Friday, March 03, 2006

Mutiny Fallout

The fallout from the prison mutiny has led to some immediate results, most notably the reassignment of the director of prisoners to a post called the "temporary list" (getting paid to wait for his superiors to find a job for him), and replacing him with another officer. Clearly, he was blamed for getting himself taken hostage by the prisoners. Clearly, this is not something that he should put on his CV, but is the issue deeper? Treatment of the situation at the time was humane and reasonable, but why did this mutiny happen in the first place?

Questions raised by this episode are numerous, and span from between policy and implementation. First, policy.

It is quite obvious that these prisoners are being treated with kid gloves. The prisoners got a chance to take the guards and the director of prisons hostage because they were unarmed. It seems that this is prison policy, which is clearly candy assed. I mean, do they think they are dealing with mischievous boy scouts? One of them murdered an American diplomat. I wonder what these people need to do to be treated as DANGEROUS. The job of prisons is to protect society, not please Human Right Watch. Frankly, I don't give a rat's ass about these guys' human rights. I am sure that if they had their way, their opponents wouldn't enjoy the treatment that they are receiving.

They are also mixed with regular prisoners, rather than kept in their own sections. This mixing allows for common criminals to be indoctrinated into the Islamist ideology. This is the same system that transformed Zarqawi from a common street thug to the world class terrorist he is today.

As for implementation, questions about how these guys had cell phones by which they could coordinate with prisoners in different facilities and to call our friends at Al Jazeera, to complain about how badly they are being treated. Boo Hoo. Prisoners at Suwaqa rioted a couple of months ago, but the lessons from that incident were not internalized. There seems to be a common thread here.

Honestly, if we have too much trouble warehousing these terrorists, we should simplify our job by giving them quick trials and swift executions. That way they can meet their virgins post haste.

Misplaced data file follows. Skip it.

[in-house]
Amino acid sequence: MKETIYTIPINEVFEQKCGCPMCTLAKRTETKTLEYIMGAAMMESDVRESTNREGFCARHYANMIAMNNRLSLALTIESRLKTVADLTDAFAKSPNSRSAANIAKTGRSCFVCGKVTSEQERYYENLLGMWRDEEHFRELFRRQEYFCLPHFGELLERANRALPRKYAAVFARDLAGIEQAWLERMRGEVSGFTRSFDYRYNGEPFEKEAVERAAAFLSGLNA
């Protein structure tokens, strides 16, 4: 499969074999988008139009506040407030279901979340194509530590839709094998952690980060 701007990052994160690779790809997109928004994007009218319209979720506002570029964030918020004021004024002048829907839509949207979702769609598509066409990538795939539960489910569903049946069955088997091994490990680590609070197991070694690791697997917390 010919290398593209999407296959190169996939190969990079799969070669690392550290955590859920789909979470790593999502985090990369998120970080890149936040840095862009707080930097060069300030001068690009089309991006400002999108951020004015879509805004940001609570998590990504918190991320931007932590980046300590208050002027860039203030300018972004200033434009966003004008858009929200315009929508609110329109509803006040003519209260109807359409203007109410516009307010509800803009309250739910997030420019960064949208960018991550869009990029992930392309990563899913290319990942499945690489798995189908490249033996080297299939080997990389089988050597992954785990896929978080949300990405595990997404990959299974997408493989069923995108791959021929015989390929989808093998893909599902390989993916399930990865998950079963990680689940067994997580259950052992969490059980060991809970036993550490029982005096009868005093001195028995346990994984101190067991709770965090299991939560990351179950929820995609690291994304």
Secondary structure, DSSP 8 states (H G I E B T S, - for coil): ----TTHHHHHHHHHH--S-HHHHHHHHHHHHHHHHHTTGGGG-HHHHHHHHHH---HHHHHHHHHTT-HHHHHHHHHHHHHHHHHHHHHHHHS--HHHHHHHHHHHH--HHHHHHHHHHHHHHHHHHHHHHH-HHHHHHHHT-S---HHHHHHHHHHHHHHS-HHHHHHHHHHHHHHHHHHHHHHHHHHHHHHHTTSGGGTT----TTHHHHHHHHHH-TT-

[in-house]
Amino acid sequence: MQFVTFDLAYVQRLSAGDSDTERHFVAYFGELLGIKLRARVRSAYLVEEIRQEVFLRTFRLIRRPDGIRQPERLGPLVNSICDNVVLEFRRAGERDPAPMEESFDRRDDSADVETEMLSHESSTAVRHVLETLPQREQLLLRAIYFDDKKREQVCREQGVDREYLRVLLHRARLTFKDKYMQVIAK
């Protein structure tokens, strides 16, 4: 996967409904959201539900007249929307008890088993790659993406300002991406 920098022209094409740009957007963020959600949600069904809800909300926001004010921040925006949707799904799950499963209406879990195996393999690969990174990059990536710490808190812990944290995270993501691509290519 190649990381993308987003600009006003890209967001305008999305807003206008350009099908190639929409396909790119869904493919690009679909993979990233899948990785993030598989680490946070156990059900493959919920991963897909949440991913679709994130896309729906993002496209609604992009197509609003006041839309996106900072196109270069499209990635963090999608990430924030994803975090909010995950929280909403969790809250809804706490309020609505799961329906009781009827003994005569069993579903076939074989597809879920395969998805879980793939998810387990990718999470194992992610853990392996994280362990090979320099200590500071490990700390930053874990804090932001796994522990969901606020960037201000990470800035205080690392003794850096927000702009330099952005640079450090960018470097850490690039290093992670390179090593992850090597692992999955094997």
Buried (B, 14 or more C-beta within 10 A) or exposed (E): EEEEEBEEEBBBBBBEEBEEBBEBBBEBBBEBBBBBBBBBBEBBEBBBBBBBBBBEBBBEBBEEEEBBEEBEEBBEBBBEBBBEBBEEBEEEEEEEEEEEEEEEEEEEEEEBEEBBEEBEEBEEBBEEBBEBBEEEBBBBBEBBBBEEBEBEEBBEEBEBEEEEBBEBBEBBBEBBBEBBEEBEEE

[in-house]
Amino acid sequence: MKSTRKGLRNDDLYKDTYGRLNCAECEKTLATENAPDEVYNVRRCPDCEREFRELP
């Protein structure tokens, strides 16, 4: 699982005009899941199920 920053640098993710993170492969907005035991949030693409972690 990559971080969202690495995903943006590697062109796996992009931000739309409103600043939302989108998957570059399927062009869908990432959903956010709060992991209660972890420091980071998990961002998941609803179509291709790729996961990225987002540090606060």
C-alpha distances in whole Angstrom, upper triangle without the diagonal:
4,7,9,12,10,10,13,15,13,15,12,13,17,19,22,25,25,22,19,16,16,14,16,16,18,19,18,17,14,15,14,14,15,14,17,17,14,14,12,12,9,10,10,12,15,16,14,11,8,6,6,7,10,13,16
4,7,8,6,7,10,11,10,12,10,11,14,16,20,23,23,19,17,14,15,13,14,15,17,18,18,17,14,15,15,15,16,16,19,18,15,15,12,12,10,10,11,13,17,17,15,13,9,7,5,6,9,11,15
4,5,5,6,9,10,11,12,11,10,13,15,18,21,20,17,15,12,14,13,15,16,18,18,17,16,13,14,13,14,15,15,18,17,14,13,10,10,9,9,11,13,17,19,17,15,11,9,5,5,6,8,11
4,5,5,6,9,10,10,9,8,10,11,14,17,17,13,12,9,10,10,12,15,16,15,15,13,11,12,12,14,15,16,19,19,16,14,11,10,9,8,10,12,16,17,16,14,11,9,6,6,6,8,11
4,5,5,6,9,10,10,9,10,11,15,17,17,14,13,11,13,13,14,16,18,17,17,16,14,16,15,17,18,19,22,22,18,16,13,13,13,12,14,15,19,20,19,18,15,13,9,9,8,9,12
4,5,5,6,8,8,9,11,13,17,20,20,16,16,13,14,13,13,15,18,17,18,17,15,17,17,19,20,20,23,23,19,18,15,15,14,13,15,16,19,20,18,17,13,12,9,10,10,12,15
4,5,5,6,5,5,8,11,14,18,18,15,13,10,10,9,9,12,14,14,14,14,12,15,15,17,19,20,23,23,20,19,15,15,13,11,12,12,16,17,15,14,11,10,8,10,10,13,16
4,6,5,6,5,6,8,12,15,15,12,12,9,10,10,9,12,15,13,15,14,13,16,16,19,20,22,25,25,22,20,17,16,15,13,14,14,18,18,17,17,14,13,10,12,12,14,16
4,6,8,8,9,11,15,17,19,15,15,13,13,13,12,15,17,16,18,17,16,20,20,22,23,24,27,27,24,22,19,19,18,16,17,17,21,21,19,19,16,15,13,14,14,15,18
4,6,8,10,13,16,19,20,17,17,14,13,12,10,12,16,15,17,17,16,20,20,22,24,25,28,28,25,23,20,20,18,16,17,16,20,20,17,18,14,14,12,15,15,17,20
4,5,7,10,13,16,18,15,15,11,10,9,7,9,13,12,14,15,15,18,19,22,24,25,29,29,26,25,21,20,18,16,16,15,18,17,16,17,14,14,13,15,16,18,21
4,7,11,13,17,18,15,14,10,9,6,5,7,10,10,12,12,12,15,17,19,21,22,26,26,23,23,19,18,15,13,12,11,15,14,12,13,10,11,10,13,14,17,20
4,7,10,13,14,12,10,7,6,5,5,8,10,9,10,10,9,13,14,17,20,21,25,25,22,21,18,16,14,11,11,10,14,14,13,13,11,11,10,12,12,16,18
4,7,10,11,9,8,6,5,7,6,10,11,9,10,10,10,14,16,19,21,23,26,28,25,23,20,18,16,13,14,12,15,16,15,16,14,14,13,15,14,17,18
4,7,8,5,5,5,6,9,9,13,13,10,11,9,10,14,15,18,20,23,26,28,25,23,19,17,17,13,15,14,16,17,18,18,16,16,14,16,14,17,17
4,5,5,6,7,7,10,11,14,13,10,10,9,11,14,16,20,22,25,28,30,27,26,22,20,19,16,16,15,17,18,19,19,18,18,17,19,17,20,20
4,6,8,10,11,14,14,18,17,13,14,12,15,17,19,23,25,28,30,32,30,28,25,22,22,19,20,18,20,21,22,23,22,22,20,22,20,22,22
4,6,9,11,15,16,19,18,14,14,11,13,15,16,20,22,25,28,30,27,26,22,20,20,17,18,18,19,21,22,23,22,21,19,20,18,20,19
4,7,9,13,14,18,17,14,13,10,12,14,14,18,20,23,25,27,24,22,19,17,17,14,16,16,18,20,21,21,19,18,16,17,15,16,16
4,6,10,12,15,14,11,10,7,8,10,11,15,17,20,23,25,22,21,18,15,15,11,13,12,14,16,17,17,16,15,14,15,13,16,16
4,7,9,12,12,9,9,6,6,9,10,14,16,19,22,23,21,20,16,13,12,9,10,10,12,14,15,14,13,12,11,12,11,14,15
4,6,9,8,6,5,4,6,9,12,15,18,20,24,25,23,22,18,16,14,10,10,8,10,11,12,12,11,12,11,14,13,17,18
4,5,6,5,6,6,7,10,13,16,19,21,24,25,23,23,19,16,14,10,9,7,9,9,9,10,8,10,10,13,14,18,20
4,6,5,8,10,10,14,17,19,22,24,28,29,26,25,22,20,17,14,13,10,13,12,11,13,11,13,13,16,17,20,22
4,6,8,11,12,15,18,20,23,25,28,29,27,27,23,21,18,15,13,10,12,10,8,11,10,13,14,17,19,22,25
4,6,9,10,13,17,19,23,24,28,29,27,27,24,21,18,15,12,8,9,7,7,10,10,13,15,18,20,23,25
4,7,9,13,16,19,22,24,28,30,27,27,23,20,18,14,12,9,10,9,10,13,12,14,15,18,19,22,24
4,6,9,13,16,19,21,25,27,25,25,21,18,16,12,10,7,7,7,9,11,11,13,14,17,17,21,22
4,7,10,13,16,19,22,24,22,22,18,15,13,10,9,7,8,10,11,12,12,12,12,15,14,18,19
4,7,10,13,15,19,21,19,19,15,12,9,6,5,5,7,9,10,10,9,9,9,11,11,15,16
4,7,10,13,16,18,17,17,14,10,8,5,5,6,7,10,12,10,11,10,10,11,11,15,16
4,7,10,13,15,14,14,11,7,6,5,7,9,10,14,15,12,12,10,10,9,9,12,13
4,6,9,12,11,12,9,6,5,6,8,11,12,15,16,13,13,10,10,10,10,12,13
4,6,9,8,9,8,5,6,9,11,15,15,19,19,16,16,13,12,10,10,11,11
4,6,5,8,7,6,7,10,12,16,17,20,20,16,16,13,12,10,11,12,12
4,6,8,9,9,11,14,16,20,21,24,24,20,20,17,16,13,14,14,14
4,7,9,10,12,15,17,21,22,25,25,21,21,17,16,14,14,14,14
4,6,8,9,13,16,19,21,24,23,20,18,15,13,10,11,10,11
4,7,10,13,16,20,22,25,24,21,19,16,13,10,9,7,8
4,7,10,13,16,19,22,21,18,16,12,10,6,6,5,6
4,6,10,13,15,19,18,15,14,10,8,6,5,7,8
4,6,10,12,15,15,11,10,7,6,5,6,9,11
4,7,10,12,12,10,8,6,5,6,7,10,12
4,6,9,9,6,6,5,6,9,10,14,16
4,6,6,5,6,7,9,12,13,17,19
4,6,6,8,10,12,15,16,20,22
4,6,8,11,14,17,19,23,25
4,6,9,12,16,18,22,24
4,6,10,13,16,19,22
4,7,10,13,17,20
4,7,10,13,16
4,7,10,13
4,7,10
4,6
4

UPDATES: Deputy Abduljalil Ma'aitah has some pointed questions for the minister of interior. He questions why prison officials went into the cells (unarmed) rather than speaking with a representative of the prisoners outside. He also questions dragging out the negotiations, which he said lowers the credibility of the police (I would argue with that), and why another prisoner was asked to intervene on behalf of the prison officials (I wouldn't argue with that).

Columist Sultan Hattab says today that he had known before during visits to prison officials that the prisoners were making weapons in their cells. I am pulling my hair right now.


At 5:47 AM, Blogger Rami said...

"we should simplify our job by giving the[m] quick trials and swift executions."

This line it sill ringing in my ears. Are you implying the courts in Jordan are Kangaroo courts?

Those people are innocent until proven guilty, how come you passed the verdict of execution so hastily and without a fair and open trial?

This is an extreme stance for you to take. I hope not many people think this way, otherwise its like "Saddam and his swift trials of Dujail".

At 6:22 AM, Blogger Khalaf said...

Rami: Swift is different from unfair. The Libyan who killed Foley was tried in court and convicted. Why do we still have to deal with him.

As for swift trials, this was the demand of the prisoners themselves. We should give them what they want in this instance.

At 6:10 PM, Blogger Unknown said...

Khalaf, I agree with Rami. The lack of security within the prison system is a securiy problem and not a judicial one. These are two separate issues and as much as I am personally concerned on Jordan national security, I still strongly believe that every human is entitled to be treated right and to recieve a fair trial. We do not defeat terrorists by becoming like them!

At 6:33 PM, Blogger Khalaf said...

Issam: Sure, I agree. I also agree with the prisoners who complain that their trials are taking too long. If there is no evidence against them, they should be released.

On the other hand, we shouldn't squirm at the idea of execution for terrorists and murderers. I know it's out of fasion in Europe, but in Jordan common criminals are executed, but we still haven't shown the guts needed to execute any of these thugs. I would guess that the government doesn't want to make martyrs out of them. On the other hand, this has clearly led to an attitude that if they get caught, they will eventually be released.


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